Climate-induced forest dieback increases the risk of catastrophic loss of rare insect species

  • Lucas Sire
  • Paul Schmidt Yáñez
  • Carlos Lopez-Vaamonde


  • Dr. Markus Löffler headshot

    Dr. Markus Löffler is a research group leader and physician-scientist at the University of Tübingen in Germany. His work is geared toward translational research with a focus on the characterization of HLA-presented peptides. Read more about his research and why, for him, "quality in peer-review generally supersedes speed.” Image credit: Verena Müller / University Hospital Tübingen

  • hands typing on a laptop keyboard

    Interested in joining our editorial board? Follow the link to submit an application! We seek to have a diverse board of individuals with a passion for improving the editorial process and advancing transparency in publishing.

  • Dog in glasses. Photo by Jamie Street on Unsplash

    Interested in being a reviewer for Communications Biology? Follow the link above for more information! We are always looking for new reviewers from all areas of biology and all career stages.


  • Tumour spheroid experiments with real-time fluorescent ubiquitination-based cell cycle imaging are interpreted using mathematical modelling and statistical identifiability analysis. A framework is provided to compare data obtained across different experimental designs and the experimental design choices that provide reliable biological insight are revealed.

    • Ryan J. Murphy
    • Alexander P. Browning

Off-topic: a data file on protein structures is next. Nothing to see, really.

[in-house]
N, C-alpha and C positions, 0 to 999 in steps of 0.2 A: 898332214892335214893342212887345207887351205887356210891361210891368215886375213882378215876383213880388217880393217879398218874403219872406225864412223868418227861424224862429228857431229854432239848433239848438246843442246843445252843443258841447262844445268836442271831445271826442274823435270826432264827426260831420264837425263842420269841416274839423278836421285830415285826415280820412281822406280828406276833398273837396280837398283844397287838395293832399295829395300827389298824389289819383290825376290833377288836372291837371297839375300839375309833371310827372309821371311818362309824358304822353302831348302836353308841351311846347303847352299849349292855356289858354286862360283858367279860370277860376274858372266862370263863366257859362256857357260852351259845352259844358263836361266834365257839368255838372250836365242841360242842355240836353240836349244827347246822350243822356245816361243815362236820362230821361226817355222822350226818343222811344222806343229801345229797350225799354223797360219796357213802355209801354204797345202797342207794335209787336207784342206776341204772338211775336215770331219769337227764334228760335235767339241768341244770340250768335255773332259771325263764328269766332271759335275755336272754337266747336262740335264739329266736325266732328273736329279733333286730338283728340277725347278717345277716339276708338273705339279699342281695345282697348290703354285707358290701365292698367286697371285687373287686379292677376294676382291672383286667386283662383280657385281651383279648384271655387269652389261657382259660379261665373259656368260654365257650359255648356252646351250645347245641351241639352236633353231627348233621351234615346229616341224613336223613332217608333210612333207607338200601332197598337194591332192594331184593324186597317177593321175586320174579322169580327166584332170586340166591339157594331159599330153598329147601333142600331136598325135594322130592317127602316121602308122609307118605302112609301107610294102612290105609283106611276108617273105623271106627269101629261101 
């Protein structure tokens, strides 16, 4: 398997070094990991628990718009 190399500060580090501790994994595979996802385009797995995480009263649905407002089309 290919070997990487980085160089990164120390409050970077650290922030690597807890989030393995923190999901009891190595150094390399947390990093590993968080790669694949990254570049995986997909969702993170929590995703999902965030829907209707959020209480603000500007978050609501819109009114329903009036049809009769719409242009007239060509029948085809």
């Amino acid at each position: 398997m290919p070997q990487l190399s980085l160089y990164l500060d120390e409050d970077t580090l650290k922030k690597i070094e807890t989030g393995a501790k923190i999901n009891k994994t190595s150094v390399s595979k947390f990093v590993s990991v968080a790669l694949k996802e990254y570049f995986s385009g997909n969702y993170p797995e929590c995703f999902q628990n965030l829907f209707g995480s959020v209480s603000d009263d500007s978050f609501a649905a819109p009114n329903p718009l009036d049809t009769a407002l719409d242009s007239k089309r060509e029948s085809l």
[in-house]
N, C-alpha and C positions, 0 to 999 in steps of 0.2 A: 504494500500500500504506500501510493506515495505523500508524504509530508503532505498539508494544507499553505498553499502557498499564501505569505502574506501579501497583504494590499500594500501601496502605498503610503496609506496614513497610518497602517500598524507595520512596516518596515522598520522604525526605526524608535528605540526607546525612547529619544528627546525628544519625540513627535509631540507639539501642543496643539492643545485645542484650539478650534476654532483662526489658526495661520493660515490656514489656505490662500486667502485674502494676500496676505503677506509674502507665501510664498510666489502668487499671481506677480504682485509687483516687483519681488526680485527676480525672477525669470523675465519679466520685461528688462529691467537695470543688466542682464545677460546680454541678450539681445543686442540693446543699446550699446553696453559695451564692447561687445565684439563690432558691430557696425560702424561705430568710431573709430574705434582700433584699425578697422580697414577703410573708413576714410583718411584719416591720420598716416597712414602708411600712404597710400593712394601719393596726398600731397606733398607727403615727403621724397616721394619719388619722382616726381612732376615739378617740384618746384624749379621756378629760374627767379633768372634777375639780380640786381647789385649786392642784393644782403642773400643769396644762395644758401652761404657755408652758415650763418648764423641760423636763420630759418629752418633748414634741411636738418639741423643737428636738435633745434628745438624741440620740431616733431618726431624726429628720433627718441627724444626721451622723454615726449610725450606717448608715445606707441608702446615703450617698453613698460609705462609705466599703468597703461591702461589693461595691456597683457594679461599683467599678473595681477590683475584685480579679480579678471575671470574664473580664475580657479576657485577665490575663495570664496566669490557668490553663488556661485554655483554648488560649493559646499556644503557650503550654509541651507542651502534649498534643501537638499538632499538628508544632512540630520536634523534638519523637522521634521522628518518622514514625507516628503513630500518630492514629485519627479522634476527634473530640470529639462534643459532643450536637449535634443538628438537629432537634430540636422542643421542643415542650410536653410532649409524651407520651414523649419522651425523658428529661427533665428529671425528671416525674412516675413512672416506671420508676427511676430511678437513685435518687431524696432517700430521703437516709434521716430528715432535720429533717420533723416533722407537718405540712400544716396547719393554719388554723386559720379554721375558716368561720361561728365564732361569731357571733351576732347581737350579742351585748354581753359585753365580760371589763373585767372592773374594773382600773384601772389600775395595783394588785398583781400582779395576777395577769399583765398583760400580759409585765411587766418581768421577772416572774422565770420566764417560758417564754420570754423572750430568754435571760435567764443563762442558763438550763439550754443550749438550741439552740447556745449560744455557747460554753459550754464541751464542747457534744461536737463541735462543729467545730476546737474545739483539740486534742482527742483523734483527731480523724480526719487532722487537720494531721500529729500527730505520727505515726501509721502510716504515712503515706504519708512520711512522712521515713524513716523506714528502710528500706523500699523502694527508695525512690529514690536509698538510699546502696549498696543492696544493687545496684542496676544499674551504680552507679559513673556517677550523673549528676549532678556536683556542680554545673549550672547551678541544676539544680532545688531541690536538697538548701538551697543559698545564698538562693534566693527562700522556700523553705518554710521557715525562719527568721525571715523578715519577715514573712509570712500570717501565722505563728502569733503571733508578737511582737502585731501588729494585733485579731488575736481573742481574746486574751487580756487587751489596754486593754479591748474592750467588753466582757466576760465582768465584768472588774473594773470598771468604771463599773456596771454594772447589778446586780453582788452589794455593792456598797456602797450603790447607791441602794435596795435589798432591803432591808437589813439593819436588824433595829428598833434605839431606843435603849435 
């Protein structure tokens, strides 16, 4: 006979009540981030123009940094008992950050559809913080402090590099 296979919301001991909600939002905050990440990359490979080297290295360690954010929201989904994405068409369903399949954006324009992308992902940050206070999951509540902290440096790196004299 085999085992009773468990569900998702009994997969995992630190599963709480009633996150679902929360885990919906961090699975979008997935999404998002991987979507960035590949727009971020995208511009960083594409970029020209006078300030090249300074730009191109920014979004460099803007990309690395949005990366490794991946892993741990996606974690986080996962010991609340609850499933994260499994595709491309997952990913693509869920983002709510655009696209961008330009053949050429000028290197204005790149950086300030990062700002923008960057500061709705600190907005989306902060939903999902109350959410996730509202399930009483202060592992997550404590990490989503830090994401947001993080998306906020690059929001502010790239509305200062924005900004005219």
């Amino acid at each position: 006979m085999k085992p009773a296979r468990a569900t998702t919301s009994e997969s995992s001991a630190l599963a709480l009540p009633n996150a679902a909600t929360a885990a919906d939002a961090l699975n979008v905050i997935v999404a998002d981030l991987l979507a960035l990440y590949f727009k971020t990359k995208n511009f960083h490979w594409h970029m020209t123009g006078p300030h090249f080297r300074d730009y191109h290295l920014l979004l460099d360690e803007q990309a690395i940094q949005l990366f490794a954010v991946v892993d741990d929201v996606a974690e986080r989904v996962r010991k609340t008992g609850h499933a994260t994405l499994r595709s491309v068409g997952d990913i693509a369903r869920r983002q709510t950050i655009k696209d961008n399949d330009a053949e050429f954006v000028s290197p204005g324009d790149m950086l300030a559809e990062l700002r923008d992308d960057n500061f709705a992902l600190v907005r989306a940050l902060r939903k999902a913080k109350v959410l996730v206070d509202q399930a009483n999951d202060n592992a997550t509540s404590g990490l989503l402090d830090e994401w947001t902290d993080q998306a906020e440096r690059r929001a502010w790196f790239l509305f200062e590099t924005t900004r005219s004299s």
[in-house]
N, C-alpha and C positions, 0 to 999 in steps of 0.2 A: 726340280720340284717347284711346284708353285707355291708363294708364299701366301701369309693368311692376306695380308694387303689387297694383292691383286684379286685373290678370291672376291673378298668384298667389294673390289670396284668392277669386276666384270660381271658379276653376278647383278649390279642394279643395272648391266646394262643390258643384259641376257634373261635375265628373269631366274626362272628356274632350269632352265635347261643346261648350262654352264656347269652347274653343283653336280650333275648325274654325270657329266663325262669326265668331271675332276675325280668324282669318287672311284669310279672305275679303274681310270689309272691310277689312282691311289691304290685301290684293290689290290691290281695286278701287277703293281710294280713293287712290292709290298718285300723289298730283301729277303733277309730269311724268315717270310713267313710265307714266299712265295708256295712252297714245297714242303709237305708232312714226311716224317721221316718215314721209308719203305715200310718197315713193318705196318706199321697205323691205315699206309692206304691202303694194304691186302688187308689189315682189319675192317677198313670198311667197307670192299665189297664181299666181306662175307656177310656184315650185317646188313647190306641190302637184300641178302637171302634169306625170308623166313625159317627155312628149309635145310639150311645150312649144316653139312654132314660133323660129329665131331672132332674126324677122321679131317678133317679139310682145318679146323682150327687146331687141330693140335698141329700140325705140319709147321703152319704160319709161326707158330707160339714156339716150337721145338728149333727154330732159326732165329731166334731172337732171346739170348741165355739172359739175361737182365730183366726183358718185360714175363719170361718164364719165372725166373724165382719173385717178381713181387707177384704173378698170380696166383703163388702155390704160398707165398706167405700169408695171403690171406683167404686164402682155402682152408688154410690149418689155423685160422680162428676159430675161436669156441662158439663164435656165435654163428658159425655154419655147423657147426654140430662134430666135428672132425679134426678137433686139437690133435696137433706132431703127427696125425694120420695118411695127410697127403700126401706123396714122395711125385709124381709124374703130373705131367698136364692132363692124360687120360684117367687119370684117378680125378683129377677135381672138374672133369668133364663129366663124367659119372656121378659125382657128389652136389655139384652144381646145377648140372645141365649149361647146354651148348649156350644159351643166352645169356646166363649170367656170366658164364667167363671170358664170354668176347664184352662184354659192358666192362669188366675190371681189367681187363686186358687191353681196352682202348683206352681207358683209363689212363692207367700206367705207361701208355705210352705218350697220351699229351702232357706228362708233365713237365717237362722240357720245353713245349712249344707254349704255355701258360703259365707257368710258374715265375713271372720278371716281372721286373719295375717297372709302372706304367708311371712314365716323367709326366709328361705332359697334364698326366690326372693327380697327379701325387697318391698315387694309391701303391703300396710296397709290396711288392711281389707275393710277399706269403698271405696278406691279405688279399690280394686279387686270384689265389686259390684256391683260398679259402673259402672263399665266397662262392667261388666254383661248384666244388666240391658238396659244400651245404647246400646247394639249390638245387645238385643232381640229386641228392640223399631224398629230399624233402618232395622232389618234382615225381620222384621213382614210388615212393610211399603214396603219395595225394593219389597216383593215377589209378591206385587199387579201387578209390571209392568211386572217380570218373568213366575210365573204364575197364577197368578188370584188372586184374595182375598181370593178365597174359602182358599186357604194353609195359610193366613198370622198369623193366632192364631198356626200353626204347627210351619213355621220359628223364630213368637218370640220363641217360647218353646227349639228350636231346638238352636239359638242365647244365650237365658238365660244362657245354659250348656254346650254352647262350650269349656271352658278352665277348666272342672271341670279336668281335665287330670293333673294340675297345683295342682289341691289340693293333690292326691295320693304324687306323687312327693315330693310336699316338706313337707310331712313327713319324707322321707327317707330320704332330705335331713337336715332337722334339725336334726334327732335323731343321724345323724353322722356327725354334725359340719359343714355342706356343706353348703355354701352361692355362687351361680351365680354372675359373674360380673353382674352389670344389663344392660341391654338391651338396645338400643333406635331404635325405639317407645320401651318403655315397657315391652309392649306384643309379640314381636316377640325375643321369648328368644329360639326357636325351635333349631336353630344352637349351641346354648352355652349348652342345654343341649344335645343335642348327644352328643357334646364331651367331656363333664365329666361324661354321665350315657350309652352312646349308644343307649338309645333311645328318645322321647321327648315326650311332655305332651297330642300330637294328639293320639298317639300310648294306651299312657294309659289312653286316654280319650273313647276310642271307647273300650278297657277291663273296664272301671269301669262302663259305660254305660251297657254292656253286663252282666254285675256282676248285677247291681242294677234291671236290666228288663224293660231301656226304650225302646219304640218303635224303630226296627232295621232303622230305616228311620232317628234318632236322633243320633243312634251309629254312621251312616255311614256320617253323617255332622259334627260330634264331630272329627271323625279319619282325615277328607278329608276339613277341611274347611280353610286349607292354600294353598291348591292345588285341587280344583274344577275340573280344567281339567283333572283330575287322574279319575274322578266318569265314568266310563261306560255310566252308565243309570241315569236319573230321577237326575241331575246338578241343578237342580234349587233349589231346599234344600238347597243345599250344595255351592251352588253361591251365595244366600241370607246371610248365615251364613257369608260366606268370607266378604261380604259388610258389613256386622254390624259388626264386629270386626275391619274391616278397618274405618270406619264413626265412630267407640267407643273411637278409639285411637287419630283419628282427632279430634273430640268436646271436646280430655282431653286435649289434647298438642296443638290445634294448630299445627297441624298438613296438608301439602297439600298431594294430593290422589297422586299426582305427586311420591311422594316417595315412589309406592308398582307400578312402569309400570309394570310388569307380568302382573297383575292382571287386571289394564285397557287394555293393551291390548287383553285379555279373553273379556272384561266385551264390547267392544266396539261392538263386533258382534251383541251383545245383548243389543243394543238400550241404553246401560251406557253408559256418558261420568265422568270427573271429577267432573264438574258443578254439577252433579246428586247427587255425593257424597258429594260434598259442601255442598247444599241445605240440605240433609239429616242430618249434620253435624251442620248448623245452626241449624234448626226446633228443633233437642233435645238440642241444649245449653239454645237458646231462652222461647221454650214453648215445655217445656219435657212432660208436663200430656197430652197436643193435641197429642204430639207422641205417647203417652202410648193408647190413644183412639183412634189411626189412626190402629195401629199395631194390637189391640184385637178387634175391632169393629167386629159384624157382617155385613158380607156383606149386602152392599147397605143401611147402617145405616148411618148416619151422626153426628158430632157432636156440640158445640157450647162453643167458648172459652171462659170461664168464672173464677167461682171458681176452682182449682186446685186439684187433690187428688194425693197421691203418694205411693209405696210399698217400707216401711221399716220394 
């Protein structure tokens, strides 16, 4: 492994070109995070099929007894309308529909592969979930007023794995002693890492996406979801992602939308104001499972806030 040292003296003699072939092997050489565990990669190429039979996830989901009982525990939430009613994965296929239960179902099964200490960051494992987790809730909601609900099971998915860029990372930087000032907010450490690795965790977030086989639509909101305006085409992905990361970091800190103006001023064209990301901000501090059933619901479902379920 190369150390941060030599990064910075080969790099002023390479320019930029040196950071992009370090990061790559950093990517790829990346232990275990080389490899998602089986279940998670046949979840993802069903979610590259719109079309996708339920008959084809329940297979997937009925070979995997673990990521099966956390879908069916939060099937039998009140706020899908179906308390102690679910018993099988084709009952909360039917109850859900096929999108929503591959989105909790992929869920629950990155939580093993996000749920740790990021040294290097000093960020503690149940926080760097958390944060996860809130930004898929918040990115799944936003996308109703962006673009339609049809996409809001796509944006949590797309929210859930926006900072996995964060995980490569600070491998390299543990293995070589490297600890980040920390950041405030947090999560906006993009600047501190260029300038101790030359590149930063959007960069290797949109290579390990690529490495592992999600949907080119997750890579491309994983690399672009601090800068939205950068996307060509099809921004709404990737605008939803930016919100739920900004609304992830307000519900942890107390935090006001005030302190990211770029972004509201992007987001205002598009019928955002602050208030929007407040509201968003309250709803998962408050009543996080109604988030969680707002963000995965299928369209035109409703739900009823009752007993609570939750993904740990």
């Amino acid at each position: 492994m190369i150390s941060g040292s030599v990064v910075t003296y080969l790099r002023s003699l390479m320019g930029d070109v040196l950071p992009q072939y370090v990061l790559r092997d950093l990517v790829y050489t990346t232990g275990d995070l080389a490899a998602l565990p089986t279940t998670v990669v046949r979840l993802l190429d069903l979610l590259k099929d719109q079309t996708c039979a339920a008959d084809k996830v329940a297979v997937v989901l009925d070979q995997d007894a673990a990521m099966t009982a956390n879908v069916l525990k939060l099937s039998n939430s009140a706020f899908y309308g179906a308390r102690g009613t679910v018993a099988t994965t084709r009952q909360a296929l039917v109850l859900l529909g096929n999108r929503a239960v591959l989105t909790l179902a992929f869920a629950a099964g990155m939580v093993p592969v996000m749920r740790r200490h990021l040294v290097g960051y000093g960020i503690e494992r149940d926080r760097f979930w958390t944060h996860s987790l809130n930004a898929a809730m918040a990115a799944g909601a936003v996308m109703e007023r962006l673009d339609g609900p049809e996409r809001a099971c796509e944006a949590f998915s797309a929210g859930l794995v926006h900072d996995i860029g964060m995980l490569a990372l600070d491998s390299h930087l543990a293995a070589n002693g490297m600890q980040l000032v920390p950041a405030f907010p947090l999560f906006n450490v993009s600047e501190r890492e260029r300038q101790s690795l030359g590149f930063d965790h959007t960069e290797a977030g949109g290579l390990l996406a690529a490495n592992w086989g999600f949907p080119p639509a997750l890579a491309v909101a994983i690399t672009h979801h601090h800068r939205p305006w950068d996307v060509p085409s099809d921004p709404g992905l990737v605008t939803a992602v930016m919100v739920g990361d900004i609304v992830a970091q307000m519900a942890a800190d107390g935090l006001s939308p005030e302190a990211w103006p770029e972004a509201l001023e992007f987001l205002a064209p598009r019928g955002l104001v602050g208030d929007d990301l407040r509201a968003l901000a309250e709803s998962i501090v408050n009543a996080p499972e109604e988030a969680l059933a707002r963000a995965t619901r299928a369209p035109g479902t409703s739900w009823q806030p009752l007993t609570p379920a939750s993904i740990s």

• Matthew J. Simpson
    Article Open Access
  • Verschueren et al. expand our understanding of the Stiles-Crawford effect in mammals by using super-high resolution expansion microscopy of the adult macaque eye. They show that cone photoreceptors have a planar polarity organized radially around the optical center of the eye and that Usher proteins establish a mechanical continuity between the outer and inner segments, which sheds light on the Stiles-Crawford effect in this species.

    • Anna Verschueren
    • Leyna Boucherit
    • José-Alain Sahel
    Article Open Access
  • Murray et al. present a multiplexed fluorescence-based immunohistochemistry approach and use it to screen up to 100 protein markers in the human olfactory bulb from neurologically healthy, Alzheimer’s, and Parkinson’s disease patients. In doing so, they identify differentially expressed biomarkers in Alzheimer’s, and Parkinson’s disease.

    • Helen C. Murray
    • Kory Johnson
    • Dragan Maric
    Article Open Access
  • The DsbD protein is normally required for cytochrome c maturation (Ccm) in bacteria. With cytochrome c-rich Shewanella oneidensis as the research model, NapB, the small subunit of the nitrate reductase which is a cytochrome c per se, was found to suppress the Ccm defect resulting from DsbD loss under anaerobic conditions.

    • Kailun Guo
    • Xue Feng
    • Haichun Gao
    Article Open Access